SciELO - Scientific Electronic Library Online

 
vol.37 número3Configuración Morfológica y Topografía del Suministro Arterial del Encéfalo del Camello de una Joroba ( Camelus dromedarius , Linnaeus 1758)Concentración Adecuada de Ácido Acético para la Preservación de Cerebros de Cadáveres Frescos para Uso en Entrenamiento Quirúrgico: Un Estudio Preliminar índice de autoresíndice de materiabúsqueda de artículos
Home Pagelista alfabética de revistas  

Servicios Personalizados

Revista

Articulo

Indicadores

Links relacionados

  • En proceso de indezaciónCitado por Google
  • No hay articulos similaresSimilares en SciELO
  • En proceso de indezaciónSimilares en Google

Compartir


International Journal of Morphology

versión On-line ISSN 0717-9502

Int. J. Morphol. vol.37 no.3 Temuco set. 2019

http://dx.doi.org/10.4067/S0717-95022019000301101 

Articles

Impairment Induction by Axotomy in Motor Functional and Histological Anterior Horn of Spinal Cord Structure

Inducción del Deterioro por Axotomía en la Estructura Motora Funcional e Histológica del Asta Anterior de la Médula Espinal

Amir Raoofi1 

Saeed Gharibian2 

Yousef Sadeghi3 

1 Department of Anatomical Sciences, School of Medicine, Sabzevar University of Medical Sciences, Sabzevar, Iran.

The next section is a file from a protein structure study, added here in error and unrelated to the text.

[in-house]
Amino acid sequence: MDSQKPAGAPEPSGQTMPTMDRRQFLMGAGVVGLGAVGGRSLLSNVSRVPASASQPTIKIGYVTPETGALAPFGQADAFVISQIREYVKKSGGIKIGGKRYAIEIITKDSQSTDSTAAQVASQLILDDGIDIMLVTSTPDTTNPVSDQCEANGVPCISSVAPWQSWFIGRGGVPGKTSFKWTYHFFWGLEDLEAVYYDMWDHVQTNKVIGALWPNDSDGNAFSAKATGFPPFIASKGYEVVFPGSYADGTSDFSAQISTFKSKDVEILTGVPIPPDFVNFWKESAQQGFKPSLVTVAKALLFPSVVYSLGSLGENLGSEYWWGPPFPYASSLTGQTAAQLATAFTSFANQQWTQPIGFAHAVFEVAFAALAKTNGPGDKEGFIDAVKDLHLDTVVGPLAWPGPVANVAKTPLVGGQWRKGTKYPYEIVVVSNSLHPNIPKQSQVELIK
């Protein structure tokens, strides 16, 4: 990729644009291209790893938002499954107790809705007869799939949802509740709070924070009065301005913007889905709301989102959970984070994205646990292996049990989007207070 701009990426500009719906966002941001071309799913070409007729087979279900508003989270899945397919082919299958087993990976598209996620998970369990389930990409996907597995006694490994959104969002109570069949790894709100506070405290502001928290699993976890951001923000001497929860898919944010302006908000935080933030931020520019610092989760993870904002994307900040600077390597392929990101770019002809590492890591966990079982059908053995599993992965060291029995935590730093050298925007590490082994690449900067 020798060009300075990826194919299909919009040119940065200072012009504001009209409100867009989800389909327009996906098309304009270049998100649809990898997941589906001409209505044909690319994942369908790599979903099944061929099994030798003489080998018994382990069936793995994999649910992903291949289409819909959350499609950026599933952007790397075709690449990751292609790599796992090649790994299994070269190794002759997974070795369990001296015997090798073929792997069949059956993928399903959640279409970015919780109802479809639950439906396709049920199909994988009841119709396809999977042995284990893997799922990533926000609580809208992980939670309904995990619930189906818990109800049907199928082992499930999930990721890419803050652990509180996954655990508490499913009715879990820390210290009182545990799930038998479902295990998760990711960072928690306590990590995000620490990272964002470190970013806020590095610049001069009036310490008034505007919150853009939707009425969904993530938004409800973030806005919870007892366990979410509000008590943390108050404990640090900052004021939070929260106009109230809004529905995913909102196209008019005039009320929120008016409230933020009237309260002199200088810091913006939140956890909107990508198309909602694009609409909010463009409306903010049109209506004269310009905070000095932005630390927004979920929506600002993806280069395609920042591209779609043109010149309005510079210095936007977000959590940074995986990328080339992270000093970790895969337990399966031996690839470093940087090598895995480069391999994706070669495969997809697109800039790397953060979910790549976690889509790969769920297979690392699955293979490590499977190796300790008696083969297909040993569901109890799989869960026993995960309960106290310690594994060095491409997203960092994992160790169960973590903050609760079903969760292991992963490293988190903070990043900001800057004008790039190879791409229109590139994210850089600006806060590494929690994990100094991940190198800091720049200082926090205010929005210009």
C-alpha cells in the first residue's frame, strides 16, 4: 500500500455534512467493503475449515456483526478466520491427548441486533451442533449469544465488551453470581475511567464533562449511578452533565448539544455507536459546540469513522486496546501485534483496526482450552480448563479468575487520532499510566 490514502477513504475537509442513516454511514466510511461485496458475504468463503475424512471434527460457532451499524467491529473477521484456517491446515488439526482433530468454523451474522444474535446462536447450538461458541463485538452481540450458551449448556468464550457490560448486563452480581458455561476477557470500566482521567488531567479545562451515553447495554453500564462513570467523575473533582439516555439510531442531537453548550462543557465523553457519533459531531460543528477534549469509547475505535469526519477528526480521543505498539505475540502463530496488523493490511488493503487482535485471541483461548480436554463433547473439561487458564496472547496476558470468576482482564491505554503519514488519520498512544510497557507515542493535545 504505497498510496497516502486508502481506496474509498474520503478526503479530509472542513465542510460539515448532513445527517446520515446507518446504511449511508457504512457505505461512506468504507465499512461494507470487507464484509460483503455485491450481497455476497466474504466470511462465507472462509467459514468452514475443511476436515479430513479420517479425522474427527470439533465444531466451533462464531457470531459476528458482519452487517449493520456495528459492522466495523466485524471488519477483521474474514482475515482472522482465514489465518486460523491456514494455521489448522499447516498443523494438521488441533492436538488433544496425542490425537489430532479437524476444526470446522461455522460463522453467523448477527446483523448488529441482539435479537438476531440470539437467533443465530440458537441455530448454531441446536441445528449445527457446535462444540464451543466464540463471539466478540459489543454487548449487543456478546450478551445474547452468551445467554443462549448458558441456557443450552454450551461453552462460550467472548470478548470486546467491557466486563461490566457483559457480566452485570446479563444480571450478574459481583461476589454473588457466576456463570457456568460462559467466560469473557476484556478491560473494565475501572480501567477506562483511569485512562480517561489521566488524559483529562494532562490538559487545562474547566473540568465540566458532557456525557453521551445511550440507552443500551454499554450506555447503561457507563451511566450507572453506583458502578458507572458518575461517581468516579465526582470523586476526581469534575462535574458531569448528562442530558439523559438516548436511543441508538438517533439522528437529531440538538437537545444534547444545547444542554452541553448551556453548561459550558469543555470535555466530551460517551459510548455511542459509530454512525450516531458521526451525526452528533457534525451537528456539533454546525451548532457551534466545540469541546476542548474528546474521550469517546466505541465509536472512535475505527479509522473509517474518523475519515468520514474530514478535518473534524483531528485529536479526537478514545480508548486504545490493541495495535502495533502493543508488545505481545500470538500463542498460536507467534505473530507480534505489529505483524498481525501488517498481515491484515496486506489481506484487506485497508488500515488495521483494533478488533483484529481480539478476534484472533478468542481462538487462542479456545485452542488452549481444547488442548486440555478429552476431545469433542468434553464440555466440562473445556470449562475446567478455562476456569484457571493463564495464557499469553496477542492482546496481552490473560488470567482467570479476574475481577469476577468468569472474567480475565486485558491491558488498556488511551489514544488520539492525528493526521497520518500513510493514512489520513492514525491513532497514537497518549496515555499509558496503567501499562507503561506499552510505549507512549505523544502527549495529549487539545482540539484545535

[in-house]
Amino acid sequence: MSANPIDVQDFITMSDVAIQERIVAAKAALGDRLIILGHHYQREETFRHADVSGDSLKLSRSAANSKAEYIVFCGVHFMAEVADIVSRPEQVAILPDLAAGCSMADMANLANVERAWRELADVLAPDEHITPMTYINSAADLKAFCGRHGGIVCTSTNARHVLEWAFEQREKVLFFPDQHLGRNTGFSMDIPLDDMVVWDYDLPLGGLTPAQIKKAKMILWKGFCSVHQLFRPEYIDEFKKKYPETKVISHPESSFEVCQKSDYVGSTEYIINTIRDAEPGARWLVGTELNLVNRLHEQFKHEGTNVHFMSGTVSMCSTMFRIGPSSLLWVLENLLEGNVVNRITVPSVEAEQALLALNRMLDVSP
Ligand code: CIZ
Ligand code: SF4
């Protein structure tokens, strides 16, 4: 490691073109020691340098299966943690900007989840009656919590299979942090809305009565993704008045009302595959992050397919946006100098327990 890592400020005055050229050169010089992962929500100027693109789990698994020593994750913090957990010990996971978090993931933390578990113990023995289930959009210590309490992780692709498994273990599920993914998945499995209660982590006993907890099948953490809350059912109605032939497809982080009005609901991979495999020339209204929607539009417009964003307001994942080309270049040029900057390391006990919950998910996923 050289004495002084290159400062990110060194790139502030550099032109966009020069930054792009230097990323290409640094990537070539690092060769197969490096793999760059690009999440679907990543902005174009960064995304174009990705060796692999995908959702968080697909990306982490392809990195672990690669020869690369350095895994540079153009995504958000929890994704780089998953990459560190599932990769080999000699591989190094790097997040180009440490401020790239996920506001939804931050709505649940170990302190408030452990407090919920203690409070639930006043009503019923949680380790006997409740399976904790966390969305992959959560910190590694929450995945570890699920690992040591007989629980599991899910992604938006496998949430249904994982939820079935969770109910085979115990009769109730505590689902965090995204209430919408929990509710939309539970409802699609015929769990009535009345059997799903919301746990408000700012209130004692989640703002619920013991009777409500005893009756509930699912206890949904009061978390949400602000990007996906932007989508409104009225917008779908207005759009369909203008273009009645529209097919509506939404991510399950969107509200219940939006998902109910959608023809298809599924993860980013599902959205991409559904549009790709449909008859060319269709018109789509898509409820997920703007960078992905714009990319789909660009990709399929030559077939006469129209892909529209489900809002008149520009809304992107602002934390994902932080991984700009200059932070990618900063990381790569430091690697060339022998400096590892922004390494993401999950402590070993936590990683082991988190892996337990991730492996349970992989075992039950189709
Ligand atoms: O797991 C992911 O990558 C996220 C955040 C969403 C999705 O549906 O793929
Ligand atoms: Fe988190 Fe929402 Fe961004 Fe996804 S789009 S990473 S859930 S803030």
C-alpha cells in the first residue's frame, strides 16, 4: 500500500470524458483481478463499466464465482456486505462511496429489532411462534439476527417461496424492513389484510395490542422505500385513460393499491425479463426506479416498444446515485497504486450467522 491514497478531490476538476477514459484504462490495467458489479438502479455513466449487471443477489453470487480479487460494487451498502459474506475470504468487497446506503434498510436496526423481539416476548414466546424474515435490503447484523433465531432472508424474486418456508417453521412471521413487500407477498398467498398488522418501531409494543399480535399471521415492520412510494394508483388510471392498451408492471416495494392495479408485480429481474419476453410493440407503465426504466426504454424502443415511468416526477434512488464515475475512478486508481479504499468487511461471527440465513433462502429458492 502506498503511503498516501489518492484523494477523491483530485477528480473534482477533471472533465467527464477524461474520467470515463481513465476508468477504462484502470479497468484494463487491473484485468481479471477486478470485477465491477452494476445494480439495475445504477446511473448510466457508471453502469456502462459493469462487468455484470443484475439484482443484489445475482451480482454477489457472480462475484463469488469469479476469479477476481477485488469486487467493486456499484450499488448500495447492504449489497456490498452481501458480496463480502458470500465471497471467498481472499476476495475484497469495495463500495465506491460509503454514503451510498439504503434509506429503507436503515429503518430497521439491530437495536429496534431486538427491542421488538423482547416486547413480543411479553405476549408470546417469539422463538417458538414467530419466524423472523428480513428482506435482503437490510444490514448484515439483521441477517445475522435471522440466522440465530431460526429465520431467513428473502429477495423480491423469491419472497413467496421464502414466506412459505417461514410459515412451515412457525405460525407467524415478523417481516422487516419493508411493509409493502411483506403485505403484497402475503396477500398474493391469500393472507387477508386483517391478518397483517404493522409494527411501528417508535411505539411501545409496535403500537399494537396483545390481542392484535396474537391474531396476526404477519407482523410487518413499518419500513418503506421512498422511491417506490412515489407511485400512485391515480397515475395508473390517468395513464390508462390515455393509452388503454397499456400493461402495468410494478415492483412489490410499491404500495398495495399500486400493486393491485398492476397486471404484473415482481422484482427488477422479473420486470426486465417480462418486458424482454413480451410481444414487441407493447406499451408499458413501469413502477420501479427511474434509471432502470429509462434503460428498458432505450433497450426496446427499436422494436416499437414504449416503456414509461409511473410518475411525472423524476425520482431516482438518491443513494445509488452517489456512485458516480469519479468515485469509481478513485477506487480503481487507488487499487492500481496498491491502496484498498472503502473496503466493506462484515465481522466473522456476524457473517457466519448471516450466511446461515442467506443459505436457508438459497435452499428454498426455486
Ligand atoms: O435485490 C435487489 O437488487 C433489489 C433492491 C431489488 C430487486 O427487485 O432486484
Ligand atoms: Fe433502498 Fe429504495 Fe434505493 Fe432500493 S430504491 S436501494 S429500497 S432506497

2 Student Research Committee, Dentistry Research Center, Research Institute of Dental Sciences, Dental School, Shahid Behesti University of Medical Sciences, Tehran, Iran.

3 Department of Biology and Anatomical Sciences, School of Medicine, Shahid Beheshti University of Medical Sciences, Tehran, Iran.

SUMMARY:

We have surveyed the motor changes in rats subjected to sciatic nerve axotomy. The rats were divided into two groups, each one consisting of ten animals, which underwent the following intervention: The first group (control): healthy rats without any injuries and experimental group: rats with injured sciatic nerve without treatment. at 12 weeks, the L4 and L5 spinal cord segments were removed. We evaluated nerve function using muscle electromyography (EMG) activity and sciatic function index (SFI) simultaneously with histological spinal cord analyses by stereological methods at 12 week. After nerve injury presented gross locomotor deficits at week 12. We also found that the volume of the anterior horn of spinal cord and total number of motor neurons were decreased after nerve axotomy (p<0.05). In conjunction, these results indicate that peripheral nerve injuries have more severe consequences on hind limb motor output.